“Mother Nature is always speaking. She speaks in a language understood within the peaceful mind of the sincere observer.”~Radhanath Swami.
Language is a wonderful thing. It provides words which represent complex thoughts, symbols that identify objects and people, and allows us to express emotions and needs. All over the globe, individual tribes of prehistoric people developed sounds, formalized words, and developed rules of grammar. In some cultures, a sound may be so specific that the tone in which it is expressed differentiates the meaning from the same sound, different tone. It is amazing that we are able to understand each other speaking the same language, much less learn to translate across languages.
And yet we do. And language evolves. The ‘English’ spoken in the US not only sounds different from the mother tongue, it also has different rules of spelling. Then there are words which are so perfect in their own language, it seems impossible to translate them to another. The French adopted ‘weekend’ from us, and we coopted ‘fiancée’ and ‘rendezvous’ from them. Kayak (Inuit) and hurricane (Mayan) were taken straight from the languages of some of the earliest inhabitants of the American continent.
I fell in love with the Spanish word for rainbow when I heard it a few years ago: arco iris, which would literally translate into the arc of the iris (of the eye). That means that when you look beneath the arc of a rainbow you are staring straight into the pupil of the universe. I often try to keep my high school Spanish skills up, conversing with my co-workers (to their amusement of course). Recently I asked what the Spanish word for sentence is. I was told it was ‘oración’. Which seemed strange to me, for it sounds like ‘oration’ a word which means a ceremonial speech. Even more fascinating, in addition to sentence, ‘oración’ can be translated to mean a speech, or a prayer. If you ask me to write ‘un oración’, I wonder if you just want a sentence, a prayer, or a whole speech?
This week I have been on vacation, and opted for a do-little vacation, a ‘stay-cation’, when you stay at home. Over the past several months I have traveled, had tight itineraries, places I needed to be, people I needed to see. It sounded much more relaxing to have no particular place to go, no timetable to follow. But a week can fly by without even trying, and so I indulged in a short trip, visiting Everglades City for the first time.
It was one of those happenstance destinations; we had not intended to go there. We were heading to Everglades National Park, and since it was spontaneous, we were not ready for the GPS’s suggestions of several possible addresses to choose from. But the adventure took us to a quiet pier, where boats for hire will take you on a tour of the ‘Ten Thousand Islands’ part of the park, a place where the fresh water from the rivers mixes with the salt water of the Gulf of Mexico. Mangrove trees thrive in this brackish water, and create ‘islands’, providing sustenance and shelter for a variety of animals, birds, fish and insects. You can rent kayaks, go on ‘backcountry’ expeditions, or explore quiet coves and bays watched only by creatures whose language doesn’t readily translate into English.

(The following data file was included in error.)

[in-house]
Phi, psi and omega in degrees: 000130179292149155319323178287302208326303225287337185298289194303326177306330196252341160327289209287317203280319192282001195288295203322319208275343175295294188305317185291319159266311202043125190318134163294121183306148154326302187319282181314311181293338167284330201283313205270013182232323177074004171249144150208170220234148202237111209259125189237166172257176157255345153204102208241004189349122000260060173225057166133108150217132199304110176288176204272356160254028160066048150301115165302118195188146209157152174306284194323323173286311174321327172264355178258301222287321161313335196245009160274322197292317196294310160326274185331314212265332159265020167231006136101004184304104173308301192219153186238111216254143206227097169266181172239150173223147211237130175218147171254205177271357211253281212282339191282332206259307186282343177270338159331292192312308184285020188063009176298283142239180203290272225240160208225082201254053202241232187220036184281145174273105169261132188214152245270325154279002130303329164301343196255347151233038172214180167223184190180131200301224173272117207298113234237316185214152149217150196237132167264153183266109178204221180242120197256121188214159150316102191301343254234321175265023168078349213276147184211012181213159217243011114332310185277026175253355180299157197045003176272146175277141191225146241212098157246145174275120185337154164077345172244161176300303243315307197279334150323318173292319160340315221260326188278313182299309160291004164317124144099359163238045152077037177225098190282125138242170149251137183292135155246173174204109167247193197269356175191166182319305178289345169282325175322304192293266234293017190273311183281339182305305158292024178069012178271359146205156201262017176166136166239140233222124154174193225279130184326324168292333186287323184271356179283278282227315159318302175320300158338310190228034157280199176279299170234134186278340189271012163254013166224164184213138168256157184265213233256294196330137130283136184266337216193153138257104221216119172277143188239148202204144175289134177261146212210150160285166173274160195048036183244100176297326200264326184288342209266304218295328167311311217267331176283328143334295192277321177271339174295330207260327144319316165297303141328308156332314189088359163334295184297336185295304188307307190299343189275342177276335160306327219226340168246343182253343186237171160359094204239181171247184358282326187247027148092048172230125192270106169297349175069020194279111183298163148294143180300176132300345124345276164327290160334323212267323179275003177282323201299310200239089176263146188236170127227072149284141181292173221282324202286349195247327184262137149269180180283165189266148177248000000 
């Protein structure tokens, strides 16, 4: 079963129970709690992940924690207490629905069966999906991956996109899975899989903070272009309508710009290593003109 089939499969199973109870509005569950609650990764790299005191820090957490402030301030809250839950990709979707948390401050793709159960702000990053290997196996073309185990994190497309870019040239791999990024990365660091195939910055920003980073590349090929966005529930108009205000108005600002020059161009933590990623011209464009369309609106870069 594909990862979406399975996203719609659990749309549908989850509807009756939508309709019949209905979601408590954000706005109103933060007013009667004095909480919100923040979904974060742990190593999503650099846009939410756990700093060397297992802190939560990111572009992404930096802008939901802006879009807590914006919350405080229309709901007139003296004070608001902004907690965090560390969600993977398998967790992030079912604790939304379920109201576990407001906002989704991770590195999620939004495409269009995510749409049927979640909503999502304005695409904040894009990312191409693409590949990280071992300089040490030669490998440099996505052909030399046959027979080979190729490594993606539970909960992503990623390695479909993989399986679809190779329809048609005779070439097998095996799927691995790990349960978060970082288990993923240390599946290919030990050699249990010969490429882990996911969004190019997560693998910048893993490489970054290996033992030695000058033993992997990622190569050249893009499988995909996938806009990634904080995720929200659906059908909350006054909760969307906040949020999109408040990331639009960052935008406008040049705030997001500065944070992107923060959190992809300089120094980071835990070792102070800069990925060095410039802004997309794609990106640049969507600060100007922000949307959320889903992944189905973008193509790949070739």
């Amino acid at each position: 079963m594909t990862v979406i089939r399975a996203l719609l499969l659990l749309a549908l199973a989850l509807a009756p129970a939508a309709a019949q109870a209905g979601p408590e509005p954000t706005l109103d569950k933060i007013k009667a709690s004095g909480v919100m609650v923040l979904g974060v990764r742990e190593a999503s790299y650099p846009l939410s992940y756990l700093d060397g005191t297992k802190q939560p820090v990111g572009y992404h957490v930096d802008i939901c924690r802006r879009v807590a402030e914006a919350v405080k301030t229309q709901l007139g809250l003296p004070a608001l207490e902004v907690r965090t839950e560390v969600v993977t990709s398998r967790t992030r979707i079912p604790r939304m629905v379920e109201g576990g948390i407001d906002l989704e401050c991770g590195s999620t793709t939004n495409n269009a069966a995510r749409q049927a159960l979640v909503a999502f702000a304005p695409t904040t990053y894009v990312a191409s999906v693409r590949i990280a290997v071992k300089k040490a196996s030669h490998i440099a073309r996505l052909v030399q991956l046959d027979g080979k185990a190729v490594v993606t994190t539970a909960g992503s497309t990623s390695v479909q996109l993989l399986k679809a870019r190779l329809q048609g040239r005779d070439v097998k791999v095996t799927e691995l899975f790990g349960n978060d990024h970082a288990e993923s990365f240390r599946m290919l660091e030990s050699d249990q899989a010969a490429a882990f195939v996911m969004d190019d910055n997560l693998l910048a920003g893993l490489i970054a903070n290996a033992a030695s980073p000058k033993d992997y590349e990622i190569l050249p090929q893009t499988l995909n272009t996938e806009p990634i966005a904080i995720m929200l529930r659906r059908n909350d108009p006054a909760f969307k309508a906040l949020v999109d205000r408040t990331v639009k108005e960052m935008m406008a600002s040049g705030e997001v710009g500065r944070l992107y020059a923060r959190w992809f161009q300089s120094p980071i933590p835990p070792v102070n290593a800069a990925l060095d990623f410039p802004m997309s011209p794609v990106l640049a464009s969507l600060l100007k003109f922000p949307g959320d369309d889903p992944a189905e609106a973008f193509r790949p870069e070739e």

Everglades City is a sleepy little fishing village, catering to the outdoors sportsman. Once stone crab season ends, the stream of visitors slows down to a drip. They roll up the roads by 7 pm, turn out the lights by 9. I vaguely remembered there was a more interesting history, and had to ask Mr. Google to refresh my memory. In the seventies and eighties, when commercial fishing had slowed down, residents of the town and nearby Chokoluskee Island (built on ancient shell mounds of the Calusa tribe) used their skills of navigation to catch and distribute ‘square grouper’, bales of marijuana. It went well for them initially; however in a small town it is hard to hide your new wealth when everyone knows you. Fancy cars and houses attracted the curiosity and weight of the US government, ending the lucrative industry. At one point 80% of adult males in the town were under arrest, including a former Florida Supreme Court Justice!
But that was thirty years ago. This week my little side trip connected me to the restorative power of Mother Nature. Catching sight of ospreys, egrets and pelicans; wondering at the survival skills of mangrove trees; thinking of the amazing biodiversity of South Florida allowed me to let the normal routines of life slip away. I learned how to throw a line; to feel the pull of a nibbling fish; to fight and play and pull in my first catch. Does seaweed count? I actually caught a couple of catfish and a baby stingray. All of which went back in the water. I could not handle watching living things as they struggled, out of their element. I may have to become a vegetarian!
The other day I heard Oprah say: “First God throws pebbles. Then He throws rocks.” If you don’t pay attention you may miss the messages, and some languages are harder to understand than others. But if, as the quote above suggests, we listen with ‘the peaceful mind of a sincere observer’ perhaps we can hear and appreciate the languages and lessons that are to be found all around us.
Have a wonderful weekend Family! And if you can, find a side jaunt and spend an hour or two with Mother Nature. And be sure to say un ‘oración’ while you are there.